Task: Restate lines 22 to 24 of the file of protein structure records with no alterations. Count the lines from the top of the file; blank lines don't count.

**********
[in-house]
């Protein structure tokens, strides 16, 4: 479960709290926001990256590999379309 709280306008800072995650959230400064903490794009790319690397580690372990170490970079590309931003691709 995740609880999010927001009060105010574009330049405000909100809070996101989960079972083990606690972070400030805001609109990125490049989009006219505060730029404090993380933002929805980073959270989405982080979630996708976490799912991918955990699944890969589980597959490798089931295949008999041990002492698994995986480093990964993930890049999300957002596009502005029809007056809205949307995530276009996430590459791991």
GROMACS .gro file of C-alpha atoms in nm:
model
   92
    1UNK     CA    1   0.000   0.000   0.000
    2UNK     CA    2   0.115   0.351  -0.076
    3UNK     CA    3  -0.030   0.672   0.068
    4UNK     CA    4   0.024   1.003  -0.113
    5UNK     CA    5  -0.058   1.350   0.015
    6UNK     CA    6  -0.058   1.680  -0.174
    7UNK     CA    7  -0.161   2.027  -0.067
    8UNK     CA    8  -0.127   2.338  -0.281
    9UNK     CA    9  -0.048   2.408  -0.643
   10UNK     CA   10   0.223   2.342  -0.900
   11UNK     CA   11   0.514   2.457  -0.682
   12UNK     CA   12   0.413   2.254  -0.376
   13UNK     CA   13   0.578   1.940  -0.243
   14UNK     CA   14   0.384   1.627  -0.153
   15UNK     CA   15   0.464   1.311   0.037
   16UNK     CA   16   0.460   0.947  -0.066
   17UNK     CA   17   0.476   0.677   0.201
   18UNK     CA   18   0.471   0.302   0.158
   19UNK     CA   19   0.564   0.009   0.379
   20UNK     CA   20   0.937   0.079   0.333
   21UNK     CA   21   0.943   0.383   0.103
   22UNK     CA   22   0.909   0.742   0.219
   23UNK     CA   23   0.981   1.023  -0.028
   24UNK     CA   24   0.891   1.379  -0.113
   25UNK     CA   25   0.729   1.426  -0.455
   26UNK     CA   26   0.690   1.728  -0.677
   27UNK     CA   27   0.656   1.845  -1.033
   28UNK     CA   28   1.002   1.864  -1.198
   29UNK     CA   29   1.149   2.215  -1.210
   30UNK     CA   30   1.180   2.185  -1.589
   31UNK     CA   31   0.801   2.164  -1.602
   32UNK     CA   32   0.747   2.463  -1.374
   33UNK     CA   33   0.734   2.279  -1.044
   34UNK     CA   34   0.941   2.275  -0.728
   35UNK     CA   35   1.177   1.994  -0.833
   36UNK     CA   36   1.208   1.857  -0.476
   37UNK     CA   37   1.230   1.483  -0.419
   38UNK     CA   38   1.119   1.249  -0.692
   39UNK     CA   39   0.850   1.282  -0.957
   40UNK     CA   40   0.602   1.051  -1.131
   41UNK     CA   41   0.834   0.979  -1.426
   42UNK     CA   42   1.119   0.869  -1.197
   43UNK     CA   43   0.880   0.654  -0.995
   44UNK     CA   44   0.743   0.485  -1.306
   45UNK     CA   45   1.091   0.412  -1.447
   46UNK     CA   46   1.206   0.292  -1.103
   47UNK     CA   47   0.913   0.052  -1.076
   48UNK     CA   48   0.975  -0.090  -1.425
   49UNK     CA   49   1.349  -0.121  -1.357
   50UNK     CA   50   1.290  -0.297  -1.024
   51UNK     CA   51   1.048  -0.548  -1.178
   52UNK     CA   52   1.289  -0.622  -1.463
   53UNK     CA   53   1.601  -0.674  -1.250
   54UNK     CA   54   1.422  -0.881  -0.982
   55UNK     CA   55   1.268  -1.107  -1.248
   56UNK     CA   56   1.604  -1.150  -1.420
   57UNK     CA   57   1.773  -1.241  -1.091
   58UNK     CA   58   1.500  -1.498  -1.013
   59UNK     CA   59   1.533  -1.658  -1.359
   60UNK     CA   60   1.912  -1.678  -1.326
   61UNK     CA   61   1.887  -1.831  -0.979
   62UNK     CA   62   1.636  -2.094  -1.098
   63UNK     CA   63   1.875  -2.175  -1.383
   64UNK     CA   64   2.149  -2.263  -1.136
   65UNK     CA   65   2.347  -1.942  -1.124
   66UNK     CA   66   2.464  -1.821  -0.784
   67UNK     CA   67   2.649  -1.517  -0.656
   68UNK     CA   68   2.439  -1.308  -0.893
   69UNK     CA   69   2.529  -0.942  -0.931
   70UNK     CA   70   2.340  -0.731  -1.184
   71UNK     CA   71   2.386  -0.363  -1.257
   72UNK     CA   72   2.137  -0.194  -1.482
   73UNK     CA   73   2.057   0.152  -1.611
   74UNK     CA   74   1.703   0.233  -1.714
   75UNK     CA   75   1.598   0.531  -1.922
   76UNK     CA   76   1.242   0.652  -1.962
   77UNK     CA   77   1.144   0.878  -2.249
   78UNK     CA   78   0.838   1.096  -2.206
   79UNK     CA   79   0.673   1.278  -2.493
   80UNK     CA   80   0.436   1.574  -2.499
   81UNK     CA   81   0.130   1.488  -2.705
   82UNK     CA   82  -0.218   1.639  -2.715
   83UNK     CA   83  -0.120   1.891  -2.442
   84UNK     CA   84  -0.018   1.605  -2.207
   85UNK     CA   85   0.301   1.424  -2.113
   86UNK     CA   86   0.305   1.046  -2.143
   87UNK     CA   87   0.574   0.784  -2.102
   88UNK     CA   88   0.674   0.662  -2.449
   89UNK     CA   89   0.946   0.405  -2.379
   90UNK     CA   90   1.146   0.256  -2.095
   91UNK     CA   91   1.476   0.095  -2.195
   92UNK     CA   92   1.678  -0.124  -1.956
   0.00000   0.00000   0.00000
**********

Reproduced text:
   17UNK     CA   17   0.476   0.677   0.201
   18UNK     CA   18   0.471   0.302   0.158
   19UNK     CA   19   0.564   0.009   0.379